Imagine if the tools you needed to be happier and relieve stress weren’t packaged in an overpriced health supplement – but were innately accessible to you? All you had to do was learn to unlock the shackles of your primitive mind.
According to Dutch daredevil Wim Hof, we all have the ability to tap into these natural human ‘superpowers’ and reach our full potential.
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So who is this Wim Hof guy?
Wim Hof is a sixty-something-year-old adventurer and professional nutter from the Netherlands. He earned his nickname, ‘The Iceman’ because of his uncanny ability to withstand extreme cold. He holds 26 world records, has climbed Mount Everest and Mount Kilimanjaro wearing nothing but shorts and shoes.
To further challenge conventions he’s run a marathon barefoot above the arctic circle and across the Namibian Desert – without water!
It’s fair to say that Wim Hof has pushed the limits of the body, arguably more than anyone else, but how?
Understanding the Wim Hof Method
The Wim Hof Method is a three-pillar practise combining breathing, meditation and cold therapy as a means of controlling the body’s autonomous response system.
For example, take a breath. Feel the nitrogen, oxygen and carbon dioxide forcing your rib cage to expand and your lungs to swell. Then exhale.
Notice that before being told to breathe, you weren’t thinking about it at all. Our respiratory system uniquely allows us to be both the passenger and driver. Our autonomic nervous system takes care of involuntary actions like our heartbeat – or we can opt to jump into the driver’s seat and take over the rhythm of our own breath. The duality supports the thinking that perhaps we can influence other systems in our bodies.
Wim Hof attributes his superhuman feats to the trio of principles, he believes can voluntarily activate the sympathetic nervous system.
The breathing technique is simple. Sit in a quiet, comfortable place. Begin by taking 30 quick, deep power breaths – inhaling through your nose and exhaling out our mouth. The second stage includes one deep inhalation, an exhalation and then holding for breath for 10 seconds.
The breathing exercise can be likened to ‘controlled hyperventilation’. Oxymoron, we know. Hyperventilation is typically involuntary. But in this case, you are inducing rapid breathing, without the stress triggers, leaving you happily high on oxygen.
The least appealing part of the practice involves exposing yourself to extreme cold. From cold showers to ice baths, none of the recommendations sound pleasant. Hof describes cold exposure like weight lifting, “you get stronger over time”. The muscles around your veins contract when you have a cold shower. Eventually, these muscles become stronger, reducing the strain on your heart, to pump blood around the body.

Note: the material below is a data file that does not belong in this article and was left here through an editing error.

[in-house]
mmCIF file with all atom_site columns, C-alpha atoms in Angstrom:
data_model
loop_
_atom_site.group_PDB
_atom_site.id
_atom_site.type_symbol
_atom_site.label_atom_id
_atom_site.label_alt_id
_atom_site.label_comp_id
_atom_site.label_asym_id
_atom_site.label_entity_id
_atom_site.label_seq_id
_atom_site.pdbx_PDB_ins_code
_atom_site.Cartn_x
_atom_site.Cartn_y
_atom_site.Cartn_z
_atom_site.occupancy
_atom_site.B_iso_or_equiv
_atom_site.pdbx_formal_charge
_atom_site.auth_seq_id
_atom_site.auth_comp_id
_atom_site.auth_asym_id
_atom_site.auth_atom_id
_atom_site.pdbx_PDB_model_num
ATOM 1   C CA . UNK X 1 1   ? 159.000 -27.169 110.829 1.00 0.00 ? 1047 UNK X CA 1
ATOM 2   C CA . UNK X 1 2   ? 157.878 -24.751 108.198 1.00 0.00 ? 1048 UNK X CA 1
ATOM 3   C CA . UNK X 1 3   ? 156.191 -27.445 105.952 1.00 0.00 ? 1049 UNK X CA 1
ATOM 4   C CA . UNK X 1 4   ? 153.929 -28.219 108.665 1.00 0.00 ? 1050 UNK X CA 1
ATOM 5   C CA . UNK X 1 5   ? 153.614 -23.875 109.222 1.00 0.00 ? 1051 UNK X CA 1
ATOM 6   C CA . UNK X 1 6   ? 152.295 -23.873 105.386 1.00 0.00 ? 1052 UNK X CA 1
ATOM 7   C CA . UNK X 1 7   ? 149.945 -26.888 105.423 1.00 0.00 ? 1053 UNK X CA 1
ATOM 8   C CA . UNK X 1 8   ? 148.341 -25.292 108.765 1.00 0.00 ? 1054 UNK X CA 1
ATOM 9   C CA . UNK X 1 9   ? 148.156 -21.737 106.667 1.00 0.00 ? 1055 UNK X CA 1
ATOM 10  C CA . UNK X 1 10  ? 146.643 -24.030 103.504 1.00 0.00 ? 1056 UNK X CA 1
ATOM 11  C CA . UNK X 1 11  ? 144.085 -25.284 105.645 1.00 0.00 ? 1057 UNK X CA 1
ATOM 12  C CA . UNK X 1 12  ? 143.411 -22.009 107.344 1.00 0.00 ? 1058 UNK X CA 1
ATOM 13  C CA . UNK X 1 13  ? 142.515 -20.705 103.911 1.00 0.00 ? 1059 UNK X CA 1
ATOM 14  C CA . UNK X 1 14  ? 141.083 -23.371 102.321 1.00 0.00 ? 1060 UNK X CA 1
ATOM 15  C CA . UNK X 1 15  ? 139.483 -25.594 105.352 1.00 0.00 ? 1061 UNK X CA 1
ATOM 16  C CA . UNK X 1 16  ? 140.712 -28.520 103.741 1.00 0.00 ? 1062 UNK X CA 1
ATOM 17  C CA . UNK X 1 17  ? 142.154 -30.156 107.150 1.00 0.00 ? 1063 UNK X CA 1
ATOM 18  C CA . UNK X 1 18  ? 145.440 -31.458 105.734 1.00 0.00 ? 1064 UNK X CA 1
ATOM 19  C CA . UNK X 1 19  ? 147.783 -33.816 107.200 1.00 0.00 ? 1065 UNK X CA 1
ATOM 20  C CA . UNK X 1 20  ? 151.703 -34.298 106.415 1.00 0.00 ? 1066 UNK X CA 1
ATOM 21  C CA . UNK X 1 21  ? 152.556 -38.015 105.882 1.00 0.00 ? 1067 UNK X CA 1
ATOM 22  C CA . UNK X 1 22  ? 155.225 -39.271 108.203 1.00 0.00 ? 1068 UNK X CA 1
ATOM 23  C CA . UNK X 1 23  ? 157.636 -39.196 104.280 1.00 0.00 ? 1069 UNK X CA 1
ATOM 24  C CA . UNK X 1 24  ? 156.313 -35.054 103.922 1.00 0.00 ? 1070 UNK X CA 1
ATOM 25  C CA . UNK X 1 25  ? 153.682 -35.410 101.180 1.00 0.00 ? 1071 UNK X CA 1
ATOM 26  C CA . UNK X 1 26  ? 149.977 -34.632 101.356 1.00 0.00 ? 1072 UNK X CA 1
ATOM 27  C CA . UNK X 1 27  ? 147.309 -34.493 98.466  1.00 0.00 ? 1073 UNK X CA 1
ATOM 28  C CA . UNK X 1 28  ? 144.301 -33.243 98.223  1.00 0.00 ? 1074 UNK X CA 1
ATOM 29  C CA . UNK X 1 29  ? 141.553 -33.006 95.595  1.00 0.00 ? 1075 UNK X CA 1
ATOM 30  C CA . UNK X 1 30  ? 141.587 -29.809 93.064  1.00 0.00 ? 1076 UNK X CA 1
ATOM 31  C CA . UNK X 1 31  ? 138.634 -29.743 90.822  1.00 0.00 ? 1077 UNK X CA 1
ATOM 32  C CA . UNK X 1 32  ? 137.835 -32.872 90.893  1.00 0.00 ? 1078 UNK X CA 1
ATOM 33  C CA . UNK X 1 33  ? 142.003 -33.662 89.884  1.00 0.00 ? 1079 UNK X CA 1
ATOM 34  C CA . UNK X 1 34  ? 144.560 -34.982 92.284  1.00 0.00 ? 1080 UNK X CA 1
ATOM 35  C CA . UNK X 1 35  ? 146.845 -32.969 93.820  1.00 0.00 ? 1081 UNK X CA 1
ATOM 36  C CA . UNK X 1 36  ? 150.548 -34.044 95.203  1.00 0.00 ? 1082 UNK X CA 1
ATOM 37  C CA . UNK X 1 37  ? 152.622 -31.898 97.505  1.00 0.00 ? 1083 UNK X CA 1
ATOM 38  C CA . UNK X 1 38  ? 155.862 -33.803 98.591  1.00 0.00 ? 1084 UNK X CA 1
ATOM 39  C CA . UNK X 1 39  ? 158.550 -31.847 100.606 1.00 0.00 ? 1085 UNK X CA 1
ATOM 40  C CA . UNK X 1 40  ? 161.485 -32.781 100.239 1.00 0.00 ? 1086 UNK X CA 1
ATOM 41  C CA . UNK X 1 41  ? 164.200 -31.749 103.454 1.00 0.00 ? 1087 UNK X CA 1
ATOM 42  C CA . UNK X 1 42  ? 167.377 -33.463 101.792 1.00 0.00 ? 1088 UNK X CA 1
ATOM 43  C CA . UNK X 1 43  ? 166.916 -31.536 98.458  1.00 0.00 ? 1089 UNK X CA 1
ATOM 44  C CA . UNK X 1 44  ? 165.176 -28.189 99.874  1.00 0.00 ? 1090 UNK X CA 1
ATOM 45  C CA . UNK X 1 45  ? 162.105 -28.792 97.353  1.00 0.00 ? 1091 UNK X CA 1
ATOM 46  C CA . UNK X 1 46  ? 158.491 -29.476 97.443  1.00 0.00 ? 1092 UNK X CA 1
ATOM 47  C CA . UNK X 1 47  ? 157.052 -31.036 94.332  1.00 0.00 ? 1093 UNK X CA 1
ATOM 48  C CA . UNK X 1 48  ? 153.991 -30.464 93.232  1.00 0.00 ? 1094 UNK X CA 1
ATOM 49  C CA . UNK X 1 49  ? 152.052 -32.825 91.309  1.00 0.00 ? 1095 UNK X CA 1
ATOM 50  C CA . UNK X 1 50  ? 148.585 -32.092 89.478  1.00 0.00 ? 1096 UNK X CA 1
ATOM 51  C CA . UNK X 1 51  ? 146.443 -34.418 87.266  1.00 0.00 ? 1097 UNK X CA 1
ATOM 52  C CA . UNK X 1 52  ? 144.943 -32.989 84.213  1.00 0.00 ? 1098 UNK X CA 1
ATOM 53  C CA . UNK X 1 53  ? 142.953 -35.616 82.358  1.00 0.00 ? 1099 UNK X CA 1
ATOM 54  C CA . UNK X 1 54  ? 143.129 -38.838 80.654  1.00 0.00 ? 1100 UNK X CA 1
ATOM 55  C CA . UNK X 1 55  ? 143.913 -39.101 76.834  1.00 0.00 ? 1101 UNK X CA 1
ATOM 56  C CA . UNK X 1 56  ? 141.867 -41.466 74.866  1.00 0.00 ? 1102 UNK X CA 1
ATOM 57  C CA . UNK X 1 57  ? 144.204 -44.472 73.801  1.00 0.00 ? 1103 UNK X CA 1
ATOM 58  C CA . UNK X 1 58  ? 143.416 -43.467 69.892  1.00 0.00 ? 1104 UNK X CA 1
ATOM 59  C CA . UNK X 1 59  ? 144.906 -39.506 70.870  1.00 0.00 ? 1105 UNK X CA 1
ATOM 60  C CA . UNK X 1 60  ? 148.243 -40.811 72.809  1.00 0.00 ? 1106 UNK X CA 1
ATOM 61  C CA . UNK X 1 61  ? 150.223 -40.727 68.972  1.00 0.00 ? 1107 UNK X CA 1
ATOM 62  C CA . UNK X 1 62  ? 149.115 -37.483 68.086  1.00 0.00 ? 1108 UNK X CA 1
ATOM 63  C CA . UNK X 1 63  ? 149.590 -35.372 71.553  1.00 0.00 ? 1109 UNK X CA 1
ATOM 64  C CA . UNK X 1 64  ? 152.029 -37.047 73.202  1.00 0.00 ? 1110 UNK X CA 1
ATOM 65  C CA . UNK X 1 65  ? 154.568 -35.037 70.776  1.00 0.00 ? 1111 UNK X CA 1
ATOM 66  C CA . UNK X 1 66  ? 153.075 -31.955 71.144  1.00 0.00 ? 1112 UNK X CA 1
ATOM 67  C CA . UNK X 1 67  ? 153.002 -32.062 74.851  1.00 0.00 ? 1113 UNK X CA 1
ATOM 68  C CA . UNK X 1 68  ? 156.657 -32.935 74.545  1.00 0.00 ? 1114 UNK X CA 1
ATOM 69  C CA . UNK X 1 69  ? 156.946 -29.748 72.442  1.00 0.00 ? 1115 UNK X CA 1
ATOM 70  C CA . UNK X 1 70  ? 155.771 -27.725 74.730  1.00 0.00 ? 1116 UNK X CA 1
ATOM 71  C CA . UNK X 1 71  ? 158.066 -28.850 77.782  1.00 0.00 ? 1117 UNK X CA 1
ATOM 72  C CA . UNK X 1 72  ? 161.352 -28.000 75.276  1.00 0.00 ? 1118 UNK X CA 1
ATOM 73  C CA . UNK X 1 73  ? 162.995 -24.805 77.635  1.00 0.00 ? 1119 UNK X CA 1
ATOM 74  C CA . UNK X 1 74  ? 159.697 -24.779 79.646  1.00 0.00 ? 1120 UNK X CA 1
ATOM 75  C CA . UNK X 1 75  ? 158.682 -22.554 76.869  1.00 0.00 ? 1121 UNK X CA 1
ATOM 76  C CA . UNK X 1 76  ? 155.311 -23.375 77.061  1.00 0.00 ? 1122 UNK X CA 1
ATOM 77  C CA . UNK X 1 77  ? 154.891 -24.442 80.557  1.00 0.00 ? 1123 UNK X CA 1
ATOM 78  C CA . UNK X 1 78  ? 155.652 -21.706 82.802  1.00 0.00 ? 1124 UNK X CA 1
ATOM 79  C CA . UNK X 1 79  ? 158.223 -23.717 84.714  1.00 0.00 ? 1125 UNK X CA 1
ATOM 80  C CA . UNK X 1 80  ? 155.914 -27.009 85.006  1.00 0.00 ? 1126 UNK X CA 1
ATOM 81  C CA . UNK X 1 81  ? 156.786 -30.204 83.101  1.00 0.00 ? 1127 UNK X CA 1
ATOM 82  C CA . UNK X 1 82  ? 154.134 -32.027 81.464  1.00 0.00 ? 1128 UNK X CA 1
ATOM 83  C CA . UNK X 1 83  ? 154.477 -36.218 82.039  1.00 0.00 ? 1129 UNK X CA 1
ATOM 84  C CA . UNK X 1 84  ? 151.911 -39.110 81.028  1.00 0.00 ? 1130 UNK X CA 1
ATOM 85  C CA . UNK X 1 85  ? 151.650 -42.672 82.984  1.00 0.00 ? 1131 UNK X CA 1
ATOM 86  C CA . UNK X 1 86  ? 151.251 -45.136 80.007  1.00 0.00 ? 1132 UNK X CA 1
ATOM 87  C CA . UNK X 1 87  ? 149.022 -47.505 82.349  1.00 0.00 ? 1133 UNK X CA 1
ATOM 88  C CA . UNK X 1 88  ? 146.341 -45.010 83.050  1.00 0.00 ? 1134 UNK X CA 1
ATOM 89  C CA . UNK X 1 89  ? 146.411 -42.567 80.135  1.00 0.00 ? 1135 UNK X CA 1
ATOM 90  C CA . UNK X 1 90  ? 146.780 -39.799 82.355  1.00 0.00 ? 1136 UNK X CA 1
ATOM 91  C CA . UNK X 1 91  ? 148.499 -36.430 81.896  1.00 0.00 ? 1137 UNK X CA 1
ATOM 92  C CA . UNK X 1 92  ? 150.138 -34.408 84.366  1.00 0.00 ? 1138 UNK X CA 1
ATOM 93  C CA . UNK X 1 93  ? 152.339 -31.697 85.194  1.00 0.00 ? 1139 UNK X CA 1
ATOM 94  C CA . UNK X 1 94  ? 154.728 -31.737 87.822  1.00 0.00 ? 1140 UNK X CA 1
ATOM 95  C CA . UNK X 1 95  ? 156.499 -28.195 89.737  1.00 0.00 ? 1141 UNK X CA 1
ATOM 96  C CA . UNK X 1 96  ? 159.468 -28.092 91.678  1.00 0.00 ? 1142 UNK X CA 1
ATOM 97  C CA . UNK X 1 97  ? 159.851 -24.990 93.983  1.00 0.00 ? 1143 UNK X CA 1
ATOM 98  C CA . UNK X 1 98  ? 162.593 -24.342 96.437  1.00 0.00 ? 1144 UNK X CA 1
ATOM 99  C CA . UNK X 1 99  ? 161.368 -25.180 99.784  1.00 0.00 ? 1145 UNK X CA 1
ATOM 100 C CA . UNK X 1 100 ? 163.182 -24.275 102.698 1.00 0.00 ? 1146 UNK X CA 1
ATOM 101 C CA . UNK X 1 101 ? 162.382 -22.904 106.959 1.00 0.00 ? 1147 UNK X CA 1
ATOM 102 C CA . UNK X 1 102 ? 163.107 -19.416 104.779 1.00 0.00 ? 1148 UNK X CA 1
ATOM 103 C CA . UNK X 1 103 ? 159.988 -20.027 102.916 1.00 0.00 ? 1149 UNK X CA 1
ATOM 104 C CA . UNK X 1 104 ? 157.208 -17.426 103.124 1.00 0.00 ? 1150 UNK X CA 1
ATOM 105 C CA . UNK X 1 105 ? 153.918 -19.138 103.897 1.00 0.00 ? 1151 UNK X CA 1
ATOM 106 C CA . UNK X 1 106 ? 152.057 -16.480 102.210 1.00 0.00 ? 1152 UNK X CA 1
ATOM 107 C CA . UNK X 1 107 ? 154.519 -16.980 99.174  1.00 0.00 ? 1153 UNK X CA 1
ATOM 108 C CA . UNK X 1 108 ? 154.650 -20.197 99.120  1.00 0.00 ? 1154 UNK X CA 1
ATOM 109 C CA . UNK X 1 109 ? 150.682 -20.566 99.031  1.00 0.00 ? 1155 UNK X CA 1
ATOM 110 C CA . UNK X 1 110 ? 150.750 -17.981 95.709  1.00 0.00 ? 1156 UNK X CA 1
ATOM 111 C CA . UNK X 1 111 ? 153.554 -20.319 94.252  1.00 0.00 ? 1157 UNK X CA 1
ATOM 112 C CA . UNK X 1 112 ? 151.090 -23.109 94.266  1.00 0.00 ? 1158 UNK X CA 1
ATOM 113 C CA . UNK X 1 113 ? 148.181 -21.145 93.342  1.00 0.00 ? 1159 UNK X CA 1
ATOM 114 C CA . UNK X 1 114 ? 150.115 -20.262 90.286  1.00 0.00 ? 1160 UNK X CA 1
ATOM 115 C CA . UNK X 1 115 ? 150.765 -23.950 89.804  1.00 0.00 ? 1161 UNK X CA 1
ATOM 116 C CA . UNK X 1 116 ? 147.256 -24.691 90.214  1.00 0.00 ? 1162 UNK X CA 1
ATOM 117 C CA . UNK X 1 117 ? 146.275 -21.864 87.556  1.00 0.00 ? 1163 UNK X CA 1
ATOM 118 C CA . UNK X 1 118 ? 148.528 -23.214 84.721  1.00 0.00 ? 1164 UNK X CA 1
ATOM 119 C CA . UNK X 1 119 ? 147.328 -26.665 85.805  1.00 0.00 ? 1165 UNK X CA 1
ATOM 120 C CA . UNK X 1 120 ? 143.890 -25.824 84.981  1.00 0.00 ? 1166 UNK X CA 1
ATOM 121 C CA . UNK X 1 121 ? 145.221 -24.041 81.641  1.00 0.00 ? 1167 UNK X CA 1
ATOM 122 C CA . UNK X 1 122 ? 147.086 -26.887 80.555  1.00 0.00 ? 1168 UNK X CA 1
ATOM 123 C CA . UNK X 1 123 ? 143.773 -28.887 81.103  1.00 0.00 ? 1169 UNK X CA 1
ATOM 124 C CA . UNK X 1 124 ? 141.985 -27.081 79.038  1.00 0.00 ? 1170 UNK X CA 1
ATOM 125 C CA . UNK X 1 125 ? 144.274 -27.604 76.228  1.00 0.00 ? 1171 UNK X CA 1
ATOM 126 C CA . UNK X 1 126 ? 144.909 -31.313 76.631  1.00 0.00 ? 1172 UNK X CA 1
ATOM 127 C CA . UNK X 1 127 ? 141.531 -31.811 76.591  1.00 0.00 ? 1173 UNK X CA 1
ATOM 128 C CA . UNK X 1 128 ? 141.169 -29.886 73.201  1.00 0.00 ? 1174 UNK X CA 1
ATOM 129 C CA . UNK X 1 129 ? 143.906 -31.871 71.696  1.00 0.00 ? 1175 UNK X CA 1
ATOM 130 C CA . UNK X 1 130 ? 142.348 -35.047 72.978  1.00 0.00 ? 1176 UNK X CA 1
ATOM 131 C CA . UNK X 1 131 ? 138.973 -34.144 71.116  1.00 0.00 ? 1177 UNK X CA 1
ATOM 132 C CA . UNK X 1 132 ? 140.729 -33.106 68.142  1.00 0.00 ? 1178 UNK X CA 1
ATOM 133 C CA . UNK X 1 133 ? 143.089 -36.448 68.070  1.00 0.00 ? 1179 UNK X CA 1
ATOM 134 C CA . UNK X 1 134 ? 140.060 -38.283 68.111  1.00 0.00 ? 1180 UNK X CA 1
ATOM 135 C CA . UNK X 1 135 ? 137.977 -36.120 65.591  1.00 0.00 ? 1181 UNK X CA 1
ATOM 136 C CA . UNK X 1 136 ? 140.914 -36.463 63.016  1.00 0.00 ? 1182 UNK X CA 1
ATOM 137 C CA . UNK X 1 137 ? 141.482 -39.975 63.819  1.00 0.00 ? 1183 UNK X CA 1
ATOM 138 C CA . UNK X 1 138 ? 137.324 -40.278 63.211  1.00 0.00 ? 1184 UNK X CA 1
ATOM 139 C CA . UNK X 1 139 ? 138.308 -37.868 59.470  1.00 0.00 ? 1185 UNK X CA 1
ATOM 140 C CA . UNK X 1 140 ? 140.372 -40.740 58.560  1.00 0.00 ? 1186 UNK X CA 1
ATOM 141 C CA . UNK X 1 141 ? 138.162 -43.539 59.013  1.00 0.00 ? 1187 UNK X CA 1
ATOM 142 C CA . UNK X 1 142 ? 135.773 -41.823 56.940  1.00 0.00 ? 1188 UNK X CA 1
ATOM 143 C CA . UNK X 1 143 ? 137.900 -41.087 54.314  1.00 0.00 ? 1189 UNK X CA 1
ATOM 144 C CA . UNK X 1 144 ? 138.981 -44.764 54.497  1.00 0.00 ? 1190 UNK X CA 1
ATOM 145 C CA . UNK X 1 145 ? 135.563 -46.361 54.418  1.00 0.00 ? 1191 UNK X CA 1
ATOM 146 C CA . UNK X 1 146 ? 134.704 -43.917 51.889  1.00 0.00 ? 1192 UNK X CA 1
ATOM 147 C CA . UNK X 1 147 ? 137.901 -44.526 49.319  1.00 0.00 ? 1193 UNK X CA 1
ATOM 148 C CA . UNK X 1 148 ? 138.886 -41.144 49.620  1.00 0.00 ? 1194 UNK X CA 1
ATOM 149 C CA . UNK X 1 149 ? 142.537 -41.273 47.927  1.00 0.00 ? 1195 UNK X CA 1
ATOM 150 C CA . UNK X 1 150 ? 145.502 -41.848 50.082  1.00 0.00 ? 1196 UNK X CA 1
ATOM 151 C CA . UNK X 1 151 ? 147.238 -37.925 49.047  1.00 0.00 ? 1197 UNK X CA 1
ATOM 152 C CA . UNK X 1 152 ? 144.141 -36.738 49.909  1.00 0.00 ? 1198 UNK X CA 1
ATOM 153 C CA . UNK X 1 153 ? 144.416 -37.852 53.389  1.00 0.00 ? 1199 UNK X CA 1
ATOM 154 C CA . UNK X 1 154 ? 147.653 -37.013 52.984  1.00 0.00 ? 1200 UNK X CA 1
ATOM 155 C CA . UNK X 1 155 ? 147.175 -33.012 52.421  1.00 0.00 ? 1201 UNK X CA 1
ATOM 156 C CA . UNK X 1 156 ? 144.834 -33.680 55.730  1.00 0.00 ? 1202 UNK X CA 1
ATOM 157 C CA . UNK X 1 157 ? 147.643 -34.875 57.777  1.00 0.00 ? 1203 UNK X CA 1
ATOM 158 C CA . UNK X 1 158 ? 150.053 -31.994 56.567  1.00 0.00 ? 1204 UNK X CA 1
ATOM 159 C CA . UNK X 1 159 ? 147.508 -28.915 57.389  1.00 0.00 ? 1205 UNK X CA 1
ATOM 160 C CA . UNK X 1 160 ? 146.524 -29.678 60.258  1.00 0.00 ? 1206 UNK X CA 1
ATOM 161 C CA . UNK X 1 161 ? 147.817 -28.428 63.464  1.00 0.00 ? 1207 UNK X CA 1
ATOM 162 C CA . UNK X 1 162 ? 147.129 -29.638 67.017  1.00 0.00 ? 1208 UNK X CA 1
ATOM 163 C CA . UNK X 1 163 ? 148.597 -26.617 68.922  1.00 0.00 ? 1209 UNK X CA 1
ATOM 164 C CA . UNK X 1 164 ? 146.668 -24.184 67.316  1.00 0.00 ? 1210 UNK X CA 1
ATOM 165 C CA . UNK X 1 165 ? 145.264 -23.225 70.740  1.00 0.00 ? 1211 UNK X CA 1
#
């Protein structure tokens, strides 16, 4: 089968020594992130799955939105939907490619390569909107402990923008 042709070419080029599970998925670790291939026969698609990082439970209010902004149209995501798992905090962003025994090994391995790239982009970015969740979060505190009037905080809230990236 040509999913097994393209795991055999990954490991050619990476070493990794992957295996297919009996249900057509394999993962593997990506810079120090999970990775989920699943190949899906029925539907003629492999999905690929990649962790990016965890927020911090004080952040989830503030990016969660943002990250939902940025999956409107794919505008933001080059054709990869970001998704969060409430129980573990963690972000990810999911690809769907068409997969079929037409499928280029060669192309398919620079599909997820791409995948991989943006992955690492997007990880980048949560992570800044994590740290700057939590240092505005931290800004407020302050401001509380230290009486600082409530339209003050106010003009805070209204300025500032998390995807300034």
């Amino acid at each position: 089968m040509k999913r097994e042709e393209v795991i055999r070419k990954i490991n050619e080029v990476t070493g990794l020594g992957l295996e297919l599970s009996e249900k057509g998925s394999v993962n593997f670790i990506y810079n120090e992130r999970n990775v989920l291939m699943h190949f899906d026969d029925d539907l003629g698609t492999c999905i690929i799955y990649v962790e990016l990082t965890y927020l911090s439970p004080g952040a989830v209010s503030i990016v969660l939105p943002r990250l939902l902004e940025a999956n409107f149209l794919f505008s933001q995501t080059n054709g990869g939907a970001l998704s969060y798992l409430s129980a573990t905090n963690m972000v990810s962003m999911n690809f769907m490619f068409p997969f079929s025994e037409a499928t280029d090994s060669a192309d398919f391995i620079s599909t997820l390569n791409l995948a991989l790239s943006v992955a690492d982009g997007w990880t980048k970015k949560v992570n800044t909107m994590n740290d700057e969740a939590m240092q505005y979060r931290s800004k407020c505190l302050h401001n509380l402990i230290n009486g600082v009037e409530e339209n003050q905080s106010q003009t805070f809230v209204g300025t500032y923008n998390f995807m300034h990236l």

The final piece to Wim Hof’s puzzle is meditation. Through this technique, he is able to clear the mind and create a focused atmosphere, where he can stick to the practises.
Hof philosophises that, as humans have forgotten our inner power and developed an attitude against nature. By wearing clothes and using artificial heating, we’ve lost our ability to adapt and survive within the natural habitat.
The supposed benefits of Wim Hof’s Method
It is believed that practising the Wim Hof Method over an extended period of time can lead to health benefits like increased energy, stress relief and a strengthened immune system. Participants in Hof’s studies have also claimed an improvement in athletic performance, mental health and in some extreme cases, the mitigation of disease.
The suggested benefits of using the Wim Hof Method are not entirely new. In the 1980s, Harvard researcher Herbert Benson found that Tibetan monks through meditation could control their body temperature and lower their metabolism by 64%.
Beyond the physiological benefits of the method are the emotional aspects: self-love, serenity, compassion and a sense of connectedness to other humans.
What the science says
What the ‘Iceman’ is capable of, was long viewed as scientifically impossible, and received much skepticism. Since then countless studies have been conducted to show that by using his method, Wim and other participants were able to voluntarily influence their autonomic nervous systems.
A 2014 study documented the effectiveness of the method to reduce acute mountain sickness. A group of 26 hikers used his technique while summiting Mount Kilimanjaro. Findings proved that the sympathetic nervous system and the immune system were voluntarily affected, and the symptoms that developed were reversed.
More recently, a 2017 experiment found that Wim Hof could tolerate extreme cold by creating a voluntary stress response in his body. Scientists concluded that the brain rather than the body helped him to withstand the cold. The study concluded that people could learn to control their autonomic nervous systems to bring about similar changes.
Hof credits his endurance success to ice baths and breathing techniques. While there is growing research suggesting that breathwork can help with stress, anxiety and insomnia, there is conflicting research around cold therapy.
*Please be mindful that you are trying these exercises at your own risk. It’s best to only attempt after seeking advice from a medical practitioner.
Written by Kimberleigh Tessendorf